SEPTA still filing rough edges on Key fare system
Cards are active on the city’s buses, trolleys, and subways and are in the hands of about 63,000 riders.
The beep of a SEPTA Key card's swipe is becoming as familiar a sound on city transit as the clink of tokens and curses from people who forgot to carry exact change.
After a two-week rollout in March of the fare card's most flexible function, Travel Wallet, Key cards are active on the city's buses, trolleys, and subways, and are in the hands of about 63,000 riders, more than 10 percent of transit ridership.
"We're trying to encourage folks, if you buy a Key card …," said Richard Burnfield, SEPTA's deputy general manager and treasurer, "you never have to wait in line."
SEPTA has also found a ready audience for the Quick Trips one-way fare card, also dispensed by the Key kiosks and scheduled to be available on the Airport Line on April 17.
The rollout hasn't been trouble-free. Kiosks dispensing the cards aren't easy to navigate. The website where Key holders register their cards is frustrating. SEPTA has acknowledged it got the website wrong.
"We're talking about a whole different approach to the website," said Kevin O'Brien, SEPTA's senior program manager for the Key program.
The industry has generally been impressed with Key, said Walter Allen, whose company, Acumen Building Enterprise of Oakland, Calif., installs similar systems, but it was disappointing that the interfaces were hard to use.
"That's critical or your customers won't use it," he said.
Looking ahead, suburban transportation has to be brought onto Key, including all Regional Rail stations. SEPTA set aside $99 million in the coming fiscal year's budget for Key card-related expenses.
The immediate issues with the kiosks are confusing wording and unclear instructions.
In June 2016, SEPTA gave 10,000 cards to early adopters, who provided feedback. They were likely transit enthusiasts, said David Schuff, professor of management information systems at Temple University's Fox School of Business, and not a great test group to represent a cross-section of users.
"This has to be usable by people who may not like technology at all," Schuff said.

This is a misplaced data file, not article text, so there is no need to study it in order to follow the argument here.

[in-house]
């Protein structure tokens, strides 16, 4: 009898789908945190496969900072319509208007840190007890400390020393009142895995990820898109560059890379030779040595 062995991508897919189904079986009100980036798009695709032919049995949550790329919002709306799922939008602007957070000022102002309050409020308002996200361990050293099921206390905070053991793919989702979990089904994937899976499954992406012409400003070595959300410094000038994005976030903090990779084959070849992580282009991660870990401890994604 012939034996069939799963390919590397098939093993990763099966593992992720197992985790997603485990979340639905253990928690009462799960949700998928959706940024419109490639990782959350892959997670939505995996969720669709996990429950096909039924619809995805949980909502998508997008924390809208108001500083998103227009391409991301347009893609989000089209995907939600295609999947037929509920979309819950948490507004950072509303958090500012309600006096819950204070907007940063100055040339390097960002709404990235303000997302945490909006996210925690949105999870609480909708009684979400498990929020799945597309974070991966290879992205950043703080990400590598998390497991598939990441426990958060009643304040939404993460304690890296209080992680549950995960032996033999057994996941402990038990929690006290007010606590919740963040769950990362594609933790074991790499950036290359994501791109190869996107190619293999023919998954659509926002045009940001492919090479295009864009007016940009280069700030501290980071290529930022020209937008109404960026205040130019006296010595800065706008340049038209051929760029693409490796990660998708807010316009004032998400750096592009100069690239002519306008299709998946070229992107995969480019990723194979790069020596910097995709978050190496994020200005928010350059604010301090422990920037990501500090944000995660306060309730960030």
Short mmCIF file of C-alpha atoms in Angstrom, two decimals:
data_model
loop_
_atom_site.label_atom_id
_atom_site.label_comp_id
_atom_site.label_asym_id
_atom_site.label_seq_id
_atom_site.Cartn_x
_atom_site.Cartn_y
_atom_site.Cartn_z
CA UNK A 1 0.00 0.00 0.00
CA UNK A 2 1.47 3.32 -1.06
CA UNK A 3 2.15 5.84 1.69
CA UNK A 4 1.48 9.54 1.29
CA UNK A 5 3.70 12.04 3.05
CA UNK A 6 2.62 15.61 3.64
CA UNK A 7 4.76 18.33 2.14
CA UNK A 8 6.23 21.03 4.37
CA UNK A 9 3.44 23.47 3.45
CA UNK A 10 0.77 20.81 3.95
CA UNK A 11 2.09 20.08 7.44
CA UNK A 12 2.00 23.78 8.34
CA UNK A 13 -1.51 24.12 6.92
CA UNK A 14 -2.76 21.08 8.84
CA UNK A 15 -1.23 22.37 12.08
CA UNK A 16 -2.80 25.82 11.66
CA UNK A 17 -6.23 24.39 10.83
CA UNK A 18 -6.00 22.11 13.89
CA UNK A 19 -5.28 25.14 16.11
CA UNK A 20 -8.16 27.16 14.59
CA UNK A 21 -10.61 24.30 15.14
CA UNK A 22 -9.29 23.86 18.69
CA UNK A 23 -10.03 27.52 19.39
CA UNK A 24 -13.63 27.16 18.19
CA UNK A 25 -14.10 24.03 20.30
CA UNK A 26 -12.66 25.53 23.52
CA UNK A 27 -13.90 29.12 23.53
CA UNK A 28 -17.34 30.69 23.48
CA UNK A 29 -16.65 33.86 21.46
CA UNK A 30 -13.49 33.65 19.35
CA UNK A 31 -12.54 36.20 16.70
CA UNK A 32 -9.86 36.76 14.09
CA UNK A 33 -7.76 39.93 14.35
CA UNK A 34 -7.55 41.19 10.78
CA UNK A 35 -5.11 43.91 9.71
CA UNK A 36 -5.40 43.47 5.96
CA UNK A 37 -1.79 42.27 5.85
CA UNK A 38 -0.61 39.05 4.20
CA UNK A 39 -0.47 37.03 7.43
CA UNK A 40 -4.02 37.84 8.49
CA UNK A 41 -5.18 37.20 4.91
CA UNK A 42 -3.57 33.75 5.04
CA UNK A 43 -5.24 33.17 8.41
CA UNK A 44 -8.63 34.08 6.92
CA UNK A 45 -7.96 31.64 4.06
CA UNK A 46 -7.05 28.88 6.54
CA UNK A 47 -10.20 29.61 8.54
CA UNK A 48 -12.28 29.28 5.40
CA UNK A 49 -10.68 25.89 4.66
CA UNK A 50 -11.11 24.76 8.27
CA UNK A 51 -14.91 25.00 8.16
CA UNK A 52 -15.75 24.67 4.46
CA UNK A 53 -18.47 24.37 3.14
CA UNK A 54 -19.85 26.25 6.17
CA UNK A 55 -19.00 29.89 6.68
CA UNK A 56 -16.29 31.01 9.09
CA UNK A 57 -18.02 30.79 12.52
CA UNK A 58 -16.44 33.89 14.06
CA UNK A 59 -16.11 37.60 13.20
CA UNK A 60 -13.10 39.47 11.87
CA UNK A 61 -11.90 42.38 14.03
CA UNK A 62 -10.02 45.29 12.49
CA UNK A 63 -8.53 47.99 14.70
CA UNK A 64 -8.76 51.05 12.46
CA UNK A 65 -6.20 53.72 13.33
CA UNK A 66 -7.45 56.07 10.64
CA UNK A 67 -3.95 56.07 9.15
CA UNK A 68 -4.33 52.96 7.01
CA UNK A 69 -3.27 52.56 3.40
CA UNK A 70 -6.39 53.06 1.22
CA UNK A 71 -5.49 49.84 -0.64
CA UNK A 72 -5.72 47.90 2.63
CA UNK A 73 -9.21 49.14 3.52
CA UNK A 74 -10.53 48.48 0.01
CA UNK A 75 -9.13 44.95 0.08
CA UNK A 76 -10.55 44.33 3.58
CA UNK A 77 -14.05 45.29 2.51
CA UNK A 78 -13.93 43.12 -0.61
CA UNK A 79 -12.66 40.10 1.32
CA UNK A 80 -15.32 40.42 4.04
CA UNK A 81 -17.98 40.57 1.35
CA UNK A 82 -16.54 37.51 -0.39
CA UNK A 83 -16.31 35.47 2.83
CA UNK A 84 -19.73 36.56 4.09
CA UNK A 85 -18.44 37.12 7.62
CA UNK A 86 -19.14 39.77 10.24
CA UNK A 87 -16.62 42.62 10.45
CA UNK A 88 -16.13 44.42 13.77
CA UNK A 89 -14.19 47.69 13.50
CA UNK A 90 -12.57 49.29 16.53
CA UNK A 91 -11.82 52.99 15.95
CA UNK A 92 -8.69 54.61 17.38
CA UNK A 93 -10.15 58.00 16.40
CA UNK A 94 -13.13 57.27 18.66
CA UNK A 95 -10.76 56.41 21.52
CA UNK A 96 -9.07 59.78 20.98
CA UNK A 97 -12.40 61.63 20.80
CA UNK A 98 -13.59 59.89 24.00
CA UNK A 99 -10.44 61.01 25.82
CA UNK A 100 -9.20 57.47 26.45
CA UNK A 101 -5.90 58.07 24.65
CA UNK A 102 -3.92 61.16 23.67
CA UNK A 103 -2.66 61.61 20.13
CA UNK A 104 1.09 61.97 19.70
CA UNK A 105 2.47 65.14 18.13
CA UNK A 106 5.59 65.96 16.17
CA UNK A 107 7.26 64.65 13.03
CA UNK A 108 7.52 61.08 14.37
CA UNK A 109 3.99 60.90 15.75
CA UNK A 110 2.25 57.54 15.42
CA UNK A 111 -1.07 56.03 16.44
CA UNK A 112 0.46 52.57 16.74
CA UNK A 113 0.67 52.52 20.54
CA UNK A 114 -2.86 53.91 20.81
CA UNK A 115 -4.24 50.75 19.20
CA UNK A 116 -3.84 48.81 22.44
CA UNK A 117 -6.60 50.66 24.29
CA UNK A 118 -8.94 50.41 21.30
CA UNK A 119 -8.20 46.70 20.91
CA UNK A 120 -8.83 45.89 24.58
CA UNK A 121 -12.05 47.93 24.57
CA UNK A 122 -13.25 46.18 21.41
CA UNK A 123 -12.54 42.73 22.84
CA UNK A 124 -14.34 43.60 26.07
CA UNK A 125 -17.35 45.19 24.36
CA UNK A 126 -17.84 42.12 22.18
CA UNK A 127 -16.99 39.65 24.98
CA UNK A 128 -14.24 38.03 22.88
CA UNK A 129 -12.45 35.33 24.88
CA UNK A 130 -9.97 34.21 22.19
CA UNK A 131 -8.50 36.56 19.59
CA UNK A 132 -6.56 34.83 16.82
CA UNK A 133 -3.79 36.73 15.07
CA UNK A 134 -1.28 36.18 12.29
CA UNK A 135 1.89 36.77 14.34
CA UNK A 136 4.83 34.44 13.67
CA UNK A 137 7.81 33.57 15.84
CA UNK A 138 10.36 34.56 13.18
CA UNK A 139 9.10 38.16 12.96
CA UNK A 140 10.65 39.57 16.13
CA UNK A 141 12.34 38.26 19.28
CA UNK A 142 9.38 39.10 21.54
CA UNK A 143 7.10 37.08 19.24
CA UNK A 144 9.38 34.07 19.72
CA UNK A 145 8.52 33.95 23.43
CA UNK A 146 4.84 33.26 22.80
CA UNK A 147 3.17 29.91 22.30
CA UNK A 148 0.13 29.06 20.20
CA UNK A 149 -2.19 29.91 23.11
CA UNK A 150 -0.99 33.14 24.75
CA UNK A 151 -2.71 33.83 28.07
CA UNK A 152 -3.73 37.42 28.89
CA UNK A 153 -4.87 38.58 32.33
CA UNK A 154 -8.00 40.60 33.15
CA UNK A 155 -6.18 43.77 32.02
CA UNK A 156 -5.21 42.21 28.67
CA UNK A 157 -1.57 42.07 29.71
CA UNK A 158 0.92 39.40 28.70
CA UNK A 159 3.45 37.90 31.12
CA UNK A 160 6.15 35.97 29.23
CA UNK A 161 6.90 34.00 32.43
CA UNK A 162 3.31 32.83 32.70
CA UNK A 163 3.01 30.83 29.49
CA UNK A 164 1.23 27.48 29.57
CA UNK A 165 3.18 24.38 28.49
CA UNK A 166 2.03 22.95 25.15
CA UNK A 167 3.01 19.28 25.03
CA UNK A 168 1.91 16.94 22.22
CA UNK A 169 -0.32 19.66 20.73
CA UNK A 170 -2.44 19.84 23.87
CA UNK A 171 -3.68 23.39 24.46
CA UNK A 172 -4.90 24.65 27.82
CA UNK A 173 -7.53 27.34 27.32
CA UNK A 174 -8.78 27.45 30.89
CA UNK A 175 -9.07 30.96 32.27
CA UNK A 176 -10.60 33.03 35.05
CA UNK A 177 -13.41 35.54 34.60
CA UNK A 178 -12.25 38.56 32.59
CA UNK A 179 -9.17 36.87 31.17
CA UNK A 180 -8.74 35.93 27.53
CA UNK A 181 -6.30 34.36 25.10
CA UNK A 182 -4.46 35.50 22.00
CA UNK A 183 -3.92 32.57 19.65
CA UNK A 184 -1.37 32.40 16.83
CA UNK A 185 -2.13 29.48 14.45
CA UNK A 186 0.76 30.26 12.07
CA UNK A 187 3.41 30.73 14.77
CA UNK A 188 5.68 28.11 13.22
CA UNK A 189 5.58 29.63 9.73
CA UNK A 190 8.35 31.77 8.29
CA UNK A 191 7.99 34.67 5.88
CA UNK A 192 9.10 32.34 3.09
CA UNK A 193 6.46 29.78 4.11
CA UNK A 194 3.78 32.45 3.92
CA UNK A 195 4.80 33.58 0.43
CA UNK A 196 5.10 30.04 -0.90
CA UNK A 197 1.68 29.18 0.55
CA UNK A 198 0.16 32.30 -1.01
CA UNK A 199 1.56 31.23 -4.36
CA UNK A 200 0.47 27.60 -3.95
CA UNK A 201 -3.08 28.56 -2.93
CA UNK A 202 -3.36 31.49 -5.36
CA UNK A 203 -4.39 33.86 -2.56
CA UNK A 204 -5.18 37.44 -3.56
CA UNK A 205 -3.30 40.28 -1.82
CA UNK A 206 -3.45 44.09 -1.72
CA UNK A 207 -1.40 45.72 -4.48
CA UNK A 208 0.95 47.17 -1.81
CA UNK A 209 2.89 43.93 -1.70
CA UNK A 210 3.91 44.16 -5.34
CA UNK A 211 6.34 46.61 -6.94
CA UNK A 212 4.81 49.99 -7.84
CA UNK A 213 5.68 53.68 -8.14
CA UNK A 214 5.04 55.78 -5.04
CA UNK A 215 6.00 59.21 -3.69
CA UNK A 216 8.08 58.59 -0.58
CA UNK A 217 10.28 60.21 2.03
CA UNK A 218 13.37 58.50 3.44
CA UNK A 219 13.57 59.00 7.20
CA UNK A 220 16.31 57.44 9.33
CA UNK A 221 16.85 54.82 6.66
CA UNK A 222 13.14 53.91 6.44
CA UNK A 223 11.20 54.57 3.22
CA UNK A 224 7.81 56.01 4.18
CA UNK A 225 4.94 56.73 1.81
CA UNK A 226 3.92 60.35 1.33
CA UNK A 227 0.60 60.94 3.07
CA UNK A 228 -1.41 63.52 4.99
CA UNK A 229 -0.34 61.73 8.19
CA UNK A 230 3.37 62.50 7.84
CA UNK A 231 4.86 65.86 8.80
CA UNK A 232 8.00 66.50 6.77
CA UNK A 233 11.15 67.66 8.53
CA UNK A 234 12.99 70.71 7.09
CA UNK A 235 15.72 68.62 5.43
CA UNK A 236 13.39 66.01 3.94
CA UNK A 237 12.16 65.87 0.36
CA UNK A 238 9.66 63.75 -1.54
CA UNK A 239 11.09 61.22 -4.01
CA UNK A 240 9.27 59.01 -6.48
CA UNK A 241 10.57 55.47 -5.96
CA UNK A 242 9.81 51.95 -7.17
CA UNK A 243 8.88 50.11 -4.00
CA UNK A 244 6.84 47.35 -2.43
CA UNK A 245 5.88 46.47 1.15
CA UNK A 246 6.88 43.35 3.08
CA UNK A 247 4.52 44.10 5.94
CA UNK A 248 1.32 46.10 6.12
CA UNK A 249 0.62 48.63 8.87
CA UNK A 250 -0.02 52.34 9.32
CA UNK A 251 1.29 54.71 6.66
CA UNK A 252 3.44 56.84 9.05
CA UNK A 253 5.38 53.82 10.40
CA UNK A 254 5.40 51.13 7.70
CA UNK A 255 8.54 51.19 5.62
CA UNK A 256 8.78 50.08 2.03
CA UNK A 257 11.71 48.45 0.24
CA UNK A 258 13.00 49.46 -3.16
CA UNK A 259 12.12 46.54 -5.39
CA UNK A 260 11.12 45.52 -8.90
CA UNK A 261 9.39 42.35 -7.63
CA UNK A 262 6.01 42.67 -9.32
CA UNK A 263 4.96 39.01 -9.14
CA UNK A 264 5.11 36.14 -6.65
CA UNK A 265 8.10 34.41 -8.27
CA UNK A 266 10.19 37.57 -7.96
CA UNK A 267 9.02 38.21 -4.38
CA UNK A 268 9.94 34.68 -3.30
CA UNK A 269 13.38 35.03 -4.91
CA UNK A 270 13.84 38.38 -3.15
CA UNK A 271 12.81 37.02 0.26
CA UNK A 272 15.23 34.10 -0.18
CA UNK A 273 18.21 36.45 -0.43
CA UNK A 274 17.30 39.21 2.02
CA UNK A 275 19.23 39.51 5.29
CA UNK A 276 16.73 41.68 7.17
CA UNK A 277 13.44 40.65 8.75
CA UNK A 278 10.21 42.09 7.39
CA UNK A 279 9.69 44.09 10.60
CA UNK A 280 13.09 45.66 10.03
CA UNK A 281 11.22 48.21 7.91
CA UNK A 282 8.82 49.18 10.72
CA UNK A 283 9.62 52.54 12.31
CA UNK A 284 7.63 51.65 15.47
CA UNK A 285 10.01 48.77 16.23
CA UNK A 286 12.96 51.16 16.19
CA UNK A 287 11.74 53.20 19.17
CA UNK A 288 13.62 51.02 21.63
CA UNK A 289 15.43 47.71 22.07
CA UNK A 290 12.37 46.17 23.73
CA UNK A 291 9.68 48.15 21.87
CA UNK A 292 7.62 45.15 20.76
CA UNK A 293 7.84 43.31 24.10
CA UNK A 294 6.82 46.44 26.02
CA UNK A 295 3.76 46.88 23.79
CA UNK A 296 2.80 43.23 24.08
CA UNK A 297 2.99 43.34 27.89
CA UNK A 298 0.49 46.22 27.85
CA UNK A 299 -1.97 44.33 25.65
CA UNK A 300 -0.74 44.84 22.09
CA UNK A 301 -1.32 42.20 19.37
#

He contrasted SEPTA's system to the touch screen at Wawa's sandwich counter, which is so easy to use even a committed Luddite can order a hoagie.
SEPTA agreed early input might have been too kind, and is now working with Conduent, the recent Xerox spin-off now handling the Key project, to reprogram the more than 300 kiosks in the city. Each kiosk has screens specific to its location, said O'Brien, so some changes must be done machine by machine. Workers must also test each machine to ensure it was correctly updated.
The work will take time, O'Brien said. As will updating the website.
The website needs different technology, a different programming language, and different software to make its interface easier to use. SEPTA's original contract for Key was inked in 2011, and tech has changed since then. Additional demands include making the site adjust to mobile devices' different screen sizes.
Conduent, a New Jersey company, did not comment for this story.
Introducing Key to suburban transportation will be an undertaking. According to SEPTA documents, Key cards should be usable on Regional Rail by September. Burnfield fudged that, saying it would be active by the end of 2017 at the latest. Kiosks are now being installed in the University City station, and 90 card readers are in suburban train stops. Eventually, the five Center City stations will have 97 kiosks and Key stations, and vehicles throughout the 'burbs will have 727 card readers. Key cards won't be sold in the stations outside Center City due to the expense of installing kiosks at every stop.
The Key timeline in SEPTA's latest change order has a notation beneath December 2018 that says, "Project complete."
Between then and now, much work remains, including phasing out the existing fare products and building an app. That will be a significant undertaking, experts said, because the product will have to be compatible with every variety of smartphone, from the latest iPhone to Androids. O'Brien said work has barely started on the app.
"We just want the basic website functioning for our customers before we get too fancy," he said.
Schuff credited SEPTA for the slow rollout. It may frustrate users, he said, but it was likely a smart approach to minimize disruptions.
"I don't think it's discouraging," he said. "It's probably in their best interests to roll things out piece by piece."